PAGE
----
Powerless: Brett Lawrie’s Conclusion to the 2013 Season

lawrie-late-2013

This is a update/continuation of a post from late August:

Three Keys to Brett Lawrie’s Turnaround

(http://mopupduty.com/three-keys-to-brett-lawries-turnaround-082613/)

CliffsNotes: Lawrie turned things around after a poor start to the 2013 season by exhibiting new found patience at the plate. This resulted in a drastically improved triple stat line, as well as K/BB rates and overall awesomeness.

In the above article I promised to come back and look at the remainder of Lawrie’s season at the plate. This small sample includes stats from August 26th until the end of the season.

Aug 26th until end of season (132 PA) stats:

  • .244/.318/.311
  • .287 wOBA
  • 11 BB, 18 K
  • 8.3% BB rate, 13.6% K rate
  • .118 well-hit-average
  • .067 ISO

 

Positives:

Overall quality on base profile, including (percentile vs MLB = lower is better):

  • K Rate 20th percentile
  • BB Rate 42nd percentile
  • Swing Miss Rate 38th percentile
  • Chase Rate 30th percentile

22.7% linedrive rate (he hit .609)

Linedrive Spray Chart: singles in the middle of the diamond, doubles down the lines.

hit-chart

 

Negatives: 

 

Abysmal  .118 overall well-hit-average (8th percentile, amongst the company of players like Adam Eaton & Cesar Hernandez)

0.8% HR/AB Ratio (13th percentile)

254 Foot Average Fly Ball Distance (7th percentile) – Emilio Bonifacio’s avg was 256 over this time.

Driving this point home, here’s a spray chart of Lawrie’s flyballs. Dark blue = outs. When I see lofty, light hit FB’s the other way I automatically think of defensive, half-hearted swings.

hit-chart-fly

This has led to a low .120 batting average on flyballs, including a poor 4% HR/FB rate. His well-hit percentage of .080 on flyballs is terrible; The MLB average of our sample time frame (Aug 26th to the end of the regular season) stood at .233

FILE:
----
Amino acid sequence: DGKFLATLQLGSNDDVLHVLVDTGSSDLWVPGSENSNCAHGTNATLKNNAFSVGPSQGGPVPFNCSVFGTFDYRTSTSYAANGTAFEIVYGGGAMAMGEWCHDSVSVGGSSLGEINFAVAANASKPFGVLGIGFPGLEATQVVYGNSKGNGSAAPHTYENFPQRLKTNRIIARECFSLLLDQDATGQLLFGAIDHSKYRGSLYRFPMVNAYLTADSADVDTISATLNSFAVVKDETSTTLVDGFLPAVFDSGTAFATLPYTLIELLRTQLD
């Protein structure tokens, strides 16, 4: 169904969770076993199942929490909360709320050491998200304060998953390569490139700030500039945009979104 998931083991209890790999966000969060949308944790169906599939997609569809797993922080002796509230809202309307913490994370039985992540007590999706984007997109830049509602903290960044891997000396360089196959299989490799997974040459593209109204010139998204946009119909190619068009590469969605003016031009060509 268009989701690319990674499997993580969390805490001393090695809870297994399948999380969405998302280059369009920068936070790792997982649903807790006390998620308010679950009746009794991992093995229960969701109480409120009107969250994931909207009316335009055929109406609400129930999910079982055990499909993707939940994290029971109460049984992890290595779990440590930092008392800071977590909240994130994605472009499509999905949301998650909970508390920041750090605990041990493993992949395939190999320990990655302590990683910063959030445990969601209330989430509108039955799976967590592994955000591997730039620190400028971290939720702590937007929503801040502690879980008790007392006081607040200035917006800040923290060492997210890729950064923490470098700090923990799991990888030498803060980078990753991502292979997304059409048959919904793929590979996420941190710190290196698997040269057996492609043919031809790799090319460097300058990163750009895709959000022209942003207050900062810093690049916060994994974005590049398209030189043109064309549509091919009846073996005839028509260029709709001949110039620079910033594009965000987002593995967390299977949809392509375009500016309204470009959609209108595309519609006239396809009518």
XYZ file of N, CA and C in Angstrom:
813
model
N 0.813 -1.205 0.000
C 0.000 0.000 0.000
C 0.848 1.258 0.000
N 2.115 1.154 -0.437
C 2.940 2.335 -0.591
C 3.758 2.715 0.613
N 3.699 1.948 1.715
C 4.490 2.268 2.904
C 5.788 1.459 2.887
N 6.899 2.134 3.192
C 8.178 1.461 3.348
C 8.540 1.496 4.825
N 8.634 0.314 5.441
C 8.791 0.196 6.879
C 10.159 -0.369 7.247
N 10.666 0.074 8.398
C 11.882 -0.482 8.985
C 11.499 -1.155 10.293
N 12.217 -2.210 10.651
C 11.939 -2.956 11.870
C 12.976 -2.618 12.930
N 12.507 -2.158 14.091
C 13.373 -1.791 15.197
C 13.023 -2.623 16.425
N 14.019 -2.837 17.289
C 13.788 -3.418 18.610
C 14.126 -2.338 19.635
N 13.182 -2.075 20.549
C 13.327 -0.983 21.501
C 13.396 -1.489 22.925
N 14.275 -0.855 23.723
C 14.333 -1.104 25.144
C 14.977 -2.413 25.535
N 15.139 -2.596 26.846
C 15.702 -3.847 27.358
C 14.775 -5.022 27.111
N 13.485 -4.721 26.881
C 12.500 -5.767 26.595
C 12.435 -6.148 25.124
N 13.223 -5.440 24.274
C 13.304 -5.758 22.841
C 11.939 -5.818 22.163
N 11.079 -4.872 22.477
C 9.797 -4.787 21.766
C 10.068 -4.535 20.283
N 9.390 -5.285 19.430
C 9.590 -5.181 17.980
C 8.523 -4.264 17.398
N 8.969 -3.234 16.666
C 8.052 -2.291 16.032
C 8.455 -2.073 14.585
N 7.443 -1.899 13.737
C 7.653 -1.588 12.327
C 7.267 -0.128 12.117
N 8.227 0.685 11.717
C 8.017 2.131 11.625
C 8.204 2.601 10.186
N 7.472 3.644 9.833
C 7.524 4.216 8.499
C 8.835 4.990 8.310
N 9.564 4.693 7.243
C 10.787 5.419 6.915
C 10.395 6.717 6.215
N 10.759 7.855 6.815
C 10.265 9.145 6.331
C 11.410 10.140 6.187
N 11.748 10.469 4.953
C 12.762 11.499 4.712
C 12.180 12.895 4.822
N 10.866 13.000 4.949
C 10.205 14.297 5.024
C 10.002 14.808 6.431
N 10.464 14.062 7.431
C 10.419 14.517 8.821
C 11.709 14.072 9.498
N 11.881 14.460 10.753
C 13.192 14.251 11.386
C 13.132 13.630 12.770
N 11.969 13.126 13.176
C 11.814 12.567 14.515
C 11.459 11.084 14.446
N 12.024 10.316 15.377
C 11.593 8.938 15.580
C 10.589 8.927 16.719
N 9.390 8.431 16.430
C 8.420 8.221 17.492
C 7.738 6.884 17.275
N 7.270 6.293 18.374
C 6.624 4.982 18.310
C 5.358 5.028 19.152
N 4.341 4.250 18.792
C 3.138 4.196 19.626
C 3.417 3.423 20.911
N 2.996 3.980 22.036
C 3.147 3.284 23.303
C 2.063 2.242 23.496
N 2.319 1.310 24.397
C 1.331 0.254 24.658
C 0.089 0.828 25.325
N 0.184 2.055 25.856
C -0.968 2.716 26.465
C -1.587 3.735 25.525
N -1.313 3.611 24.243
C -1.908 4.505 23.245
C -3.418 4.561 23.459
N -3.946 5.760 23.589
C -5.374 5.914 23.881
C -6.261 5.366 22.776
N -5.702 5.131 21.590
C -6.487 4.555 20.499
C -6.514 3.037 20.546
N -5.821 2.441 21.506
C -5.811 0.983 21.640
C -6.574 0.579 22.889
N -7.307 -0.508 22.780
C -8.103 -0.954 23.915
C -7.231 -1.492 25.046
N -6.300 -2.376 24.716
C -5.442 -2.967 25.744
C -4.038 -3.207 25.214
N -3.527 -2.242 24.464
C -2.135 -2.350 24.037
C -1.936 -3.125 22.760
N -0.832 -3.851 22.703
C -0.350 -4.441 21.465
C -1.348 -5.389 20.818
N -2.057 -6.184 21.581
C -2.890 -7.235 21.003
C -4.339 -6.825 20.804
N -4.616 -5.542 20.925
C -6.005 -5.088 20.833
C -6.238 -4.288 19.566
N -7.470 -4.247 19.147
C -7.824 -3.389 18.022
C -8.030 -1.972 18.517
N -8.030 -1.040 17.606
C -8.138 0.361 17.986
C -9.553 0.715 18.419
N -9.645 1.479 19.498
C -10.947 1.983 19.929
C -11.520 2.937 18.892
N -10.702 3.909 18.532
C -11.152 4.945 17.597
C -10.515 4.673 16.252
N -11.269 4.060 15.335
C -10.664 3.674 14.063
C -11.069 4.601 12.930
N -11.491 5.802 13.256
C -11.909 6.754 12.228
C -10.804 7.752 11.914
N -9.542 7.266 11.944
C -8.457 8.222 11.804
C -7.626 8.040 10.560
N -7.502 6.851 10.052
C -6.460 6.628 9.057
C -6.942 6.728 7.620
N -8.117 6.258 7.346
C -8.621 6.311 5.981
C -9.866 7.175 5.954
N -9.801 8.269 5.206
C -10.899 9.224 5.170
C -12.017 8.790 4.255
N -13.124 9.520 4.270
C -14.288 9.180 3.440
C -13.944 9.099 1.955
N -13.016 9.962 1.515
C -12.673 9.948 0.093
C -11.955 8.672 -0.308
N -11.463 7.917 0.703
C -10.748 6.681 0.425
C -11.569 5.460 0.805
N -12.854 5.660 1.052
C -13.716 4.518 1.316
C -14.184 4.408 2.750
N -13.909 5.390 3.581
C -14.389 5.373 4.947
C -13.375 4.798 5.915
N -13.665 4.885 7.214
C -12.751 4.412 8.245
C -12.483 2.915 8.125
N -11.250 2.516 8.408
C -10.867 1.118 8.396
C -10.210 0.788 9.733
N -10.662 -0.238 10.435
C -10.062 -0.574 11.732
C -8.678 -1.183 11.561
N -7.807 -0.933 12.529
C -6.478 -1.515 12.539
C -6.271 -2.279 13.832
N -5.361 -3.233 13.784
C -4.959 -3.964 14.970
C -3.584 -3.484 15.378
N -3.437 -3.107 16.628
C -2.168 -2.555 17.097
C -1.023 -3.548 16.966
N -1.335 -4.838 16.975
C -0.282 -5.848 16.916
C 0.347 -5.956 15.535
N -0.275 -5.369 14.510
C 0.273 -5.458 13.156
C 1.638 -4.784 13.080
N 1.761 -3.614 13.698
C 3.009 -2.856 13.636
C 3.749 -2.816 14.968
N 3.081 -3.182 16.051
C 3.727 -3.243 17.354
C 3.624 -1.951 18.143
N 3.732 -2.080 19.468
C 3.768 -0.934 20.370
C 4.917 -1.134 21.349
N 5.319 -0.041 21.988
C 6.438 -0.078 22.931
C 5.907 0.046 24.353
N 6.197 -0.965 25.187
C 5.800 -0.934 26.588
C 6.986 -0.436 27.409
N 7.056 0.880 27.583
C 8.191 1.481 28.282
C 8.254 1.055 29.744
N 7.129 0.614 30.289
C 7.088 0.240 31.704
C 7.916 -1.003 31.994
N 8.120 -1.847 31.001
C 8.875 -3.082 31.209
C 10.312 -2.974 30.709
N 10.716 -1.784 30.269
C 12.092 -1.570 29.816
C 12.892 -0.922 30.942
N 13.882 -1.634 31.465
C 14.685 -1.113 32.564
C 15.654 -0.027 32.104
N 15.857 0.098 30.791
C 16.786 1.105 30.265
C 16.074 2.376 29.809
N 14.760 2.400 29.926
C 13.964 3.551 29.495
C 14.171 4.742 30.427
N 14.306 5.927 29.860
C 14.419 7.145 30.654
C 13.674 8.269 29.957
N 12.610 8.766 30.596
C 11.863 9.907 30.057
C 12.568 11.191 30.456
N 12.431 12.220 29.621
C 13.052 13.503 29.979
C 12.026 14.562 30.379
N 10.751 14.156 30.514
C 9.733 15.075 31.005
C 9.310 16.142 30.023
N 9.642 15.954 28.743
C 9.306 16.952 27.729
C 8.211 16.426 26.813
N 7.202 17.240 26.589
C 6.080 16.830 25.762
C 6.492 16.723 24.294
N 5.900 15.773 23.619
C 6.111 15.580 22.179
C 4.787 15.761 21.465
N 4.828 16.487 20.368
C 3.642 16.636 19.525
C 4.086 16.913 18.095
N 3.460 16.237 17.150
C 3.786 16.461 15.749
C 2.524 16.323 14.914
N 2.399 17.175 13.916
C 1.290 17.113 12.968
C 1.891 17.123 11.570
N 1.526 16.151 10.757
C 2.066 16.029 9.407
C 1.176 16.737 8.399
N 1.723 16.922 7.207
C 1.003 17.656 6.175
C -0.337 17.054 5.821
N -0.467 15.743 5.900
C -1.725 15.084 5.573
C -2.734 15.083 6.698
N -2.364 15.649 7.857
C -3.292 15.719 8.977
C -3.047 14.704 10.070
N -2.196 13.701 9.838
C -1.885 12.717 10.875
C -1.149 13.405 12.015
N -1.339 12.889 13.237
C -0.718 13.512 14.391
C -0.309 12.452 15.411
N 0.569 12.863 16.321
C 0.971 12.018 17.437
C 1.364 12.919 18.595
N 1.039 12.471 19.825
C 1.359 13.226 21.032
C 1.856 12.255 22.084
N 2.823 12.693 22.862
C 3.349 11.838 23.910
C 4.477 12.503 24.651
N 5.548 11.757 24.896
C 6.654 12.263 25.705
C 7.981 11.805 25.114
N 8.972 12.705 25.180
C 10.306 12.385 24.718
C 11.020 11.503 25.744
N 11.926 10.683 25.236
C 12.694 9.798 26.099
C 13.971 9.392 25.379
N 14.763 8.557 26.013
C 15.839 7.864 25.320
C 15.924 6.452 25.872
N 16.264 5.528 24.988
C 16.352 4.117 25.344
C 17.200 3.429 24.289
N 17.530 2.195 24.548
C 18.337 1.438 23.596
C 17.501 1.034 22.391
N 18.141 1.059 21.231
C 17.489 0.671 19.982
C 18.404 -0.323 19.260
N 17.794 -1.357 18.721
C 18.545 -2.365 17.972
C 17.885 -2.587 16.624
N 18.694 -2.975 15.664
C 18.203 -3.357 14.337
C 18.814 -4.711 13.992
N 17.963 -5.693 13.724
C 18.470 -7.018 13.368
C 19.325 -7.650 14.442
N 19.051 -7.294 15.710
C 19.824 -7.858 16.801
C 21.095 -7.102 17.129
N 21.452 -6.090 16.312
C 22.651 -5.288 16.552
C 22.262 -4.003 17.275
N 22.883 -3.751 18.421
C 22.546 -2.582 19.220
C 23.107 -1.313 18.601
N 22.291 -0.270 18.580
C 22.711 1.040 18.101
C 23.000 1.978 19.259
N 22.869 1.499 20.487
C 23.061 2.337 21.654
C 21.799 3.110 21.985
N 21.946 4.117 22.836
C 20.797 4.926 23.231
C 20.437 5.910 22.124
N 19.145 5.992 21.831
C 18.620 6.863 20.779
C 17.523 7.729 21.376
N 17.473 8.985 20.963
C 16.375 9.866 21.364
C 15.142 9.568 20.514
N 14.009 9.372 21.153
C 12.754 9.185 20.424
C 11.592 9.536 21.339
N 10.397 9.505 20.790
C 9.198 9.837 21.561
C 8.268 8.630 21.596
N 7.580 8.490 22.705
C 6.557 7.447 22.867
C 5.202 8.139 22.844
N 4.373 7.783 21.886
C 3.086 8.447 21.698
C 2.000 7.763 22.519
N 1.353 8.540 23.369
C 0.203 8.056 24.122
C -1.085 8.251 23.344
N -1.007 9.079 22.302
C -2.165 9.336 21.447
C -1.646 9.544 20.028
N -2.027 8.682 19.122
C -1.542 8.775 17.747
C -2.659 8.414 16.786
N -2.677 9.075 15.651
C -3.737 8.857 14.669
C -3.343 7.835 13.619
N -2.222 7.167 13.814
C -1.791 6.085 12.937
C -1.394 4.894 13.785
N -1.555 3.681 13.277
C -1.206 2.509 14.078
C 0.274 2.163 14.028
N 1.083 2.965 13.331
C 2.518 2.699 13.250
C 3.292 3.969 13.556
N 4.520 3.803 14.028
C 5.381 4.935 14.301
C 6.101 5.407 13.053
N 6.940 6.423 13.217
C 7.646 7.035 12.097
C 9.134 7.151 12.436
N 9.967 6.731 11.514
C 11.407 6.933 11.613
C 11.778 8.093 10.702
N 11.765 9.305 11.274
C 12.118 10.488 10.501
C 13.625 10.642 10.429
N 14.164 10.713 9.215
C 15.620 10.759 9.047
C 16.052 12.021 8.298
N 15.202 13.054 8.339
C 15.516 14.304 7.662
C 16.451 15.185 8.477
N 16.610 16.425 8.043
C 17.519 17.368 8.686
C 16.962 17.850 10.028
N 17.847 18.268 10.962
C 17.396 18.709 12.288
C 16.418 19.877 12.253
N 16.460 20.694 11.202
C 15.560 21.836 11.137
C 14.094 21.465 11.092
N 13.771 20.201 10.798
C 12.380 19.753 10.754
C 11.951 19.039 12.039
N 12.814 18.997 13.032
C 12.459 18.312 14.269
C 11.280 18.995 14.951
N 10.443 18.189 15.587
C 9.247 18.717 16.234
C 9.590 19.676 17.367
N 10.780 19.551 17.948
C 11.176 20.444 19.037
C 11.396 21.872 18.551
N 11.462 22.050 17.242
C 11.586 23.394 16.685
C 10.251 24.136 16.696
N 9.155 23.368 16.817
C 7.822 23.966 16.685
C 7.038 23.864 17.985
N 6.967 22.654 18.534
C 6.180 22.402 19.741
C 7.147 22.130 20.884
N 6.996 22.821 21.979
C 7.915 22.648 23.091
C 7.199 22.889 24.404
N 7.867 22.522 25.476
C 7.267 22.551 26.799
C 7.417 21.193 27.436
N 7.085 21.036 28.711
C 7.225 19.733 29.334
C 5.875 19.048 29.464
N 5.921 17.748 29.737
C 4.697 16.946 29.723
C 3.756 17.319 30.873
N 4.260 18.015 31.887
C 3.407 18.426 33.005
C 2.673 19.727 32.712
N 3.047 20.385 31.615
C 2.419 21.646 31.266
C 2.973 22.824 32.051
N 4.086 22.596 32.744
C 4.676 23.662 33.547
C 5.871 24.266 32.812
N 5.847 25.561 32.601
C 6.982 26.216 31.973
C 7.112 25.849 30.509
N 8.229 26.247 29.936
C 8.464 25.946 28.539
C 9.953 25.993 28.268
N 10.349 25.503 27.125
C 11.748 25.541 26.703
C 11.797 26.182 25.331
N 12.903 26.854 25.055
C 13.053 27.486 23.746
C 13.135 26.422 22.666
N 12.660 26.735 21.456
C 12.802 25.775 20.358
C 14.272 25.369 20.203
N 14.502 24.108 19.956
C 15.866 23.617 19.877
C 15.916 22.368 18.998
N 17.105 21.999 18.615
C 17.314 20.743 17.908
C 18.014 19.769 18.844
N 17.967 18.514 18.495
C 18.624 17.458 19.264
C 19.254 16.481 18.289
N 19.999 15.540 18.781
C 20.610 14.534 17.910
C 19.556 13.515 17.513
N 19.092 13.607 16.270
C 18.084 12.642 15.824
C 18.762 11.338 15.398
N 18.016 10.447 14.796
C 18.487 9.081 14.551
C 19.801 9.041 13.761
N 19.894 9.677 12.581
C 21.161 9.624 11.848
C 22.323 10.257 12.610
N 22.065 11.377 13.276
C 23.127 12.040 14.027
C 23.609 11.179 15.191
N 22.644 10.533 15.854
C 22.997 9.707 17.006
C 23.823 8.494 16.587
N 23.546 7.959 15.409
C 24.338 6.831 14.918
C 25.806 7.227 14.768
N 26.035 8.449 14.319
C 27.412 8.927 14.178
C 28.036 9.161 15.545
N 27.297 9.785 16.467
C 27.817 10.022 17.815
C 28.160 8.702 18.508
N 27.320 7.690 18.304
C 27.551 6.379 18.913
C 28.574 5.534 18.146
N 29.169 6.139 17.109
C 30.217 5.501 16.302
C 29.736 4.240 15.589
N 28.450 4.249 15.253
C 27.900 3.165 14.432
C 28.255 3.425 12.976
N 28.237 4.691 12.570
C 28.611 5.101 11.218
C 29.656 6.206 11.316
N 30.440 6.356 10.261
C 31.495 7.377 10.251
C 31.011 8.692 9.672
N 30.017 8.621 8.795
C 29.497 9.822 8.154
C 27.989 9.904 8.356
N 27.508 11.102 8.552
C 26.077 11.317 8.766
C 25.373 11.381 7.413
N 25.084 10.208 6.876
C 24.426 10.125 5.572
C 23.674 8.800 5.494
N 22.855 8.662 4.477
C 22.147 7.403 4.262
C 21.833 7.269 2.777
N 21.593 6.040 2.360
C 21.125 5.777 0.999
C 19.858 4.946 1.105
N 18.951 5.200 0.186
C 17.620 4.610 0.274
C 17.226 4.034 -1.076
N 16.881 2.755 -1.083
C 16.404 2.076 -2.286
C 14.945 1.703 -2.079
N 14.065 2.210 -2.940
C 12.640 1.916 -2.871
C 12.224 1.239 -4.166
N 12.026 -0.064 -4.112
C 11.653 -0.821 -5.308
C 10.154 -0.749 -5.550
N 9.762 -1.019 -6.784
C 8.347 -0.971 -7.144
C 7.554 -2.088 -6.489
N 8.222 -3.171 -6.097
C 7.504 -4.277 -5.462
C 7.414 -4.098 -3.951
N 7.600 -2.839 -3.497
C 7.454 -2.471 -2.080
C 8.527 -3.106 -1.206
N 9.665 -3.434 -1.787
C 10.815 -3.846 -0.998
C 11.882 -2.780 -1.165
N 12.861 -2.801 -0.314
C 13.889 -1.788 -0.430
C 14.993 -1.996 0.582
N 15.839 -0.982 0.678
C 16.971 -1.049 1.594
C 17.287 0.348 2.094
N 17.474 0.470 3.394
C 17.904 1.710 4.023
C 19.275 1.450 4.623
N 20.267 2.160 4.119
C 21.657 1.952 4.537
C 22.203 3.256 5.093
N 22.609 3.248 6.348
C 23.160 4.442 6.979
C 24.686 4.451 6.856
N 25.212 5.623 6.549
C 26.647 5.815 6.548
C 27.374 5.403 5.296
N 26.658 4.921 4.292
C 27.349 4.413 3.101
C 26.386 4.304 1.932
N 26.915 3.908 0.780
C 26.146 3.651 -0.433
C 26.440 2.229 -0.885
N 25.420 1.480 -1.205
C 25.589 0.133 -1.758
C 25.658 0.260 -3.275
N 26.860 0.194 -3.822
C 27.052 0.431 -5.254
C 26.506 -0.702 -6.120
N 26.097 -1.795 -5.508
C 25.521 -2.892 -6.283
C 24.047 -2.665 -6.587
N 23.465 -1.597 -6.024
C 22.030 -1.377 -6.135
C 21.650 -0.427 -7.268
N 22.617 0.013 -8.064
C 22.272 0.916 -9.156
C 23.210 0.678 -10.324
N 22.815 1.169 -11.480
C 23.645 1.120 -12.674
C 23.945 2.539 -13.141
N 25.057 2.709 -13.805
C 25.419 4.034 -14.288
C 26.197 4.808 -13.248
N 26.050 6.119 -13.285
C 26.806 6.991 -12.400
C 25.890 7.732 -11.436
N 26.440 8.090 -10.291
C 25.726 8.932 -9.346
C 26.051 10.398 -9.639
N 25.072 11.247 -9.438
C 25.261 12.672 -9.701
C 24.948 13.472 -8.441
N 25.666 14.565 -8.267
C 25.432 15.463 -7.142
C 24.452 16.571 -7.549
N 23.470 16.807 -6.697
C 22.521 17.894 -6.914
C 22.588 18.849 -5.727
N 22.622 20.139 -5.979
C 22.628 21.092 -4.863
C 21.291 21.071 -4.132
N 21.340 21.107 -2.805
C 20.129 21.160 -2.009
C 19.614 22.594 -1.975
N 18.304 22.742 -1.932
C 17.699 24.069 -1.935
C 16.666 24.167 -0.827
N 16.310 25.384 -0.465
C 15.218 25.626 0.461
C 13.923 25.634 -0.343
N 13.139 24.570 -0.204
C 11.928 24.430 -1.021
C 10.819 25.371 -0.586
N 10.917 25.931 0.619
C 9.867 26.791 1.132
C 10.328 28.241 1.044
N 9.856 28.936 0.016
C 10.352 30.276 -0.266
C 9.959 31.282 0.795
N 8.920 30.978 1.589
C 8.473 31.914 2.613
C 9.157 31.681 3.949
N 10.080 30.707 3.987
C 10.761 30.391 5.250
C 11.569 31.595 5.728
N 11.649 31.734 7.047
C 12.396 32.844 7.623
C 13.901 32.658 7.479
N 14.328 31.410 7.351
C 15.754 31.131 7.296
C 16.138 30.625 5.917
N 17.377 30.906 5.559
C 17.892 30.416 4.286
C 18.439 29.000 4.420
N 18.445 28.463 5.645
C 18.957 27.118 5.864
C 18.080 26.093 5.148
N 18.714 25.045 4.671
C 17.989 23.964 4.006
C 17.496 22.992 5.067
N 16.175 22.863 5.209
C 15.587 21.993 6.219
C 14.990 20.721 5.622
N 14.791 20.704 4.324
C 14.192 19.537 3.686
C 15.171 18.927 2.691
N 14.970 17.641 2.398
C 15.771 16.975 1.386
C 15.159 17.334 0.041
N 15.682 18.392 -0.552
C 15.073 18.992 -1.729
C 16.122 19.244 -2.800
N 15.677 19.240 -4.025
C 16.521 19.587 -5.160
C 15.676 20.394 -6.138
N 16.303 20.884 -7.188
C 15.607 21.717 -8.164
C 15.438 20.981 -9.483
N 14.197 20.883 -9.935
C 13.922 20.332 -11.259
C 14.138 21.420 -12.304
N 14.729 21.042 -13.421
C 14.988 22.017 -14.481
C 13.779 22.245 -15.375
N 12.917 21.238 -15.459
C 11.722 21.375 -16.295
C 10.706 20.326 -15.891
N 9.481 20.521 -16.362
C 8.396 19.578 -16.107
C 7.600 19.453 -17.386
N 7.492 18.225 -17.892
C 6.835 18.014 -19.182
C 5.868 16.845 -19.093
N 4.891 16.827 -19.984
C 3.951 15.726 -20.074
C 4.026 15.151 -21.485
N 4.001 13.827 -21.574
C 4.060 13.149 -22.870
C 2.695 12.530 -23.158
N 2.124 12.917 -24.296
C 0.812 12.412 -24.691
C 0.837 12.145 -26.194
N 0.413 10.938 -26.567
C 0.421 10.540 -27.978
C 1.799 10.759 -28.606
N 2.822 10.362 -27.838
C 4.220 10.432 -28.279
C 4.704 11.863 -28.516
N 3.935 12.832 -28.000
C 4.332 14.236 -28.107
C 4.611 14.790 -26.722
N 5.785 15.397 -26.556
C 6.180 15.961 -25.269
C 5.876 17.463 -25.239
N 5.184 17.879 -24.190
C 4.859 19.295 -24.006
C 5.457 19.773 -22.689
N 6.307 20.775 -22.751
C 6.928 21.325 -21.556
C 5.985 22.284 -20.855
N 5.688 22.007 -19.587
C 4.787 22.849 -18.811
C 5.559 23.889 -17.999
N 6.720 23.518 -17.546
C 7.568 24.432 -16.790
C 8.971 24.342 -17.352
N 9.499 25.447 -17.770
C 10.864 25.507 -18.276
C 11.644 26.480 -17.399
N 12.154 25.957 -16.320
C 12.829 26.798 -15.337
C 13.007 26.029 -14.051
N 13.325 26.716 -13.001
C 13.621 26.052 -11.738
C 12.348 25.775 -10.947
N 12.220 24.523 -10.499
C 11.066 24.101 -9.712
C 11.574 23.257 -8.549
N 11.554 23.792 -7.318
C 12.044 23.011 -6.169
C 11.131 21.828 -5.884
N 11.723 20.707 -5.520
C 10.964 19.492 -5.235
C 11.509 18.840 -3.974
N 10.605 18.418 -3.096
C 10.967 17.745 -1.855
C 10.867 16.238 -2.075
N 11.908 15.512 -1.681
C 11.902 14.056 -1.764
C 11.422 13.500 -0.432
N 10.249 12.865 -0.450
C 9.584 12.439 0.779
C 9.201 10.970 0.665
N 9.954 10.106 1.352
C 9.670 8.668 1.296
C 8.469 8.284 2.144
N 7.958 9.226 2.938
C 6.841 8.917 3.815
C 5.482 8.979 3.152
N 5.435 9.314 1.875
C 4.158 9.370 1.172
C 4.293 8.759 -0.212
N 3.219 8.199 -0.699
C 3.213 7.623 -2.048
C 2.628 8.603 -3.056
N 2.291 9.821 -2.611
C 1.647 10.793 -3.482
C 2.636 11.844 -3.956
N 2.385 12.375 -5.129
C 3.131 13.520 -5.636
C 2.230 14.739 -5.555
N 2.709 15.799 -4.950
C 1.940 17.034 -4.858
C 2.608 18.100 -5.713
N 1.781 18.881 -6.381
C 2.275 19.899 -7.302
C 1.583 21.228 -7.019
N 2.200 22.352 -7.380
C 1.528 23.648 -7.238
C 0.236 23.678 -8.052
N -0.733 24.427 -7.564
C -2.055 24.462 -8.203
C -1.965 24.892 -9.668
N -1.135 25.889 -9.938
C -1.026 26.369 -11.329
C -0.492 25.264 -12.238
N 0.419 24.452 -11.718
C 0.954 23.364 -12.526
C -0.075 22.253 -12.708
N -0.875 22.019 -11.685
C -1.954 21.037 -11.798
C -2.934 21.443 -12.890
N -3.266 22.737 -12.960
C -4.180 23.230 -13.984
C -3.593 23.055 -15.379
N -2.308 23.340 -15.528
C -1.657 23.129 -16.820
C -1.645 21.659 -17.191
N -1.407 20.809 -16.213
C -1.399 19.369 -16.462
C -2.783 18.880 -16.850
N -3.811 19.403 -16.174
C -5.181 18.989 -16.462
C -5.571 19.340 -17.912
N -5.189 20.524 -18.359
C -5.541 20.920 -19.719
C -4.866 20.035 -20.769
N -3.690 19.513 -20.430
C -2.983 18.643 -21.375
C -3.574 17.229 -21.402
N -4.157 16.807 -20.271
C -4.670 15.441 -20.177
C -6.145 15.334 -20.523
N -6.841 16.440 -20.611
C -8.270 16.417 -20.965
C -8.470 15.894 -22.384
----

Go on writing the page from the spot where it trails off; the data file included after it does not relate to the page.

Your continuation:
The real question: Can Lawrie find middle ground? 

With Brett’s D, I could live with his new OBP/Slappy production. But when considering past power output, I want more.

A real concern I have heading into 2014 is the number of ‘chefs in the coaching kitchen’. Brett has played at multiple levels, in multiple organizations over the past five years. And now we have yet another changing of the guard at the Batting Coach position in Toronto.

Ultimately, I have no prediction regarding Lawrie’s 2014. I see a player still trying to find himself at inside & outside of the ‘lines’. Another issue is how will the organization handle him?

Go ahead and add this to the multitude of plot lines for the 2014 campaign :)

Predict Brett Lawrie’s 2014 Stat Line in our Comments Section

 

has written for mopupduty.com since 2006. Follow Matthias on Twitter, Facebook and Google +

  • Aaron

    I’m calling .285/.330/.490 over a breakout season. Ya, I must be a Jays fan.

    • http://www.matthiaskoster.com Matthias Koster

      I could live with that line.

      • http://www.strikespots.com/ Adam

        Me too. 25-30 HR, 80-90 RBI, 6-hole kind of production…works for me.

        • http://www.matthiaskoster.com Matthias Koster

          I would love that kind of HR production. I wonder if he can do it with his new approach. The .311 slg % in this articles small sample makes me question his overall approach (and goals) at the plate. Is he leaning towards OBP or a power game?

  • Drew

    Based on his revised approach we saw at the end of last year, i.e. decent bat control but an inside out, flick it the other way swing, I can see a better average, maybe .285-.290, and a decent walk rate but I don’t see his slugging getting over .450 … and even then it’ll be more doubles and triples than homeruns. Still, while a .285/.340/.400 won’t make him an all-star, add to it gold glove defense and he’s definitely somebody the Jays should want to keep in their lineup for a long time.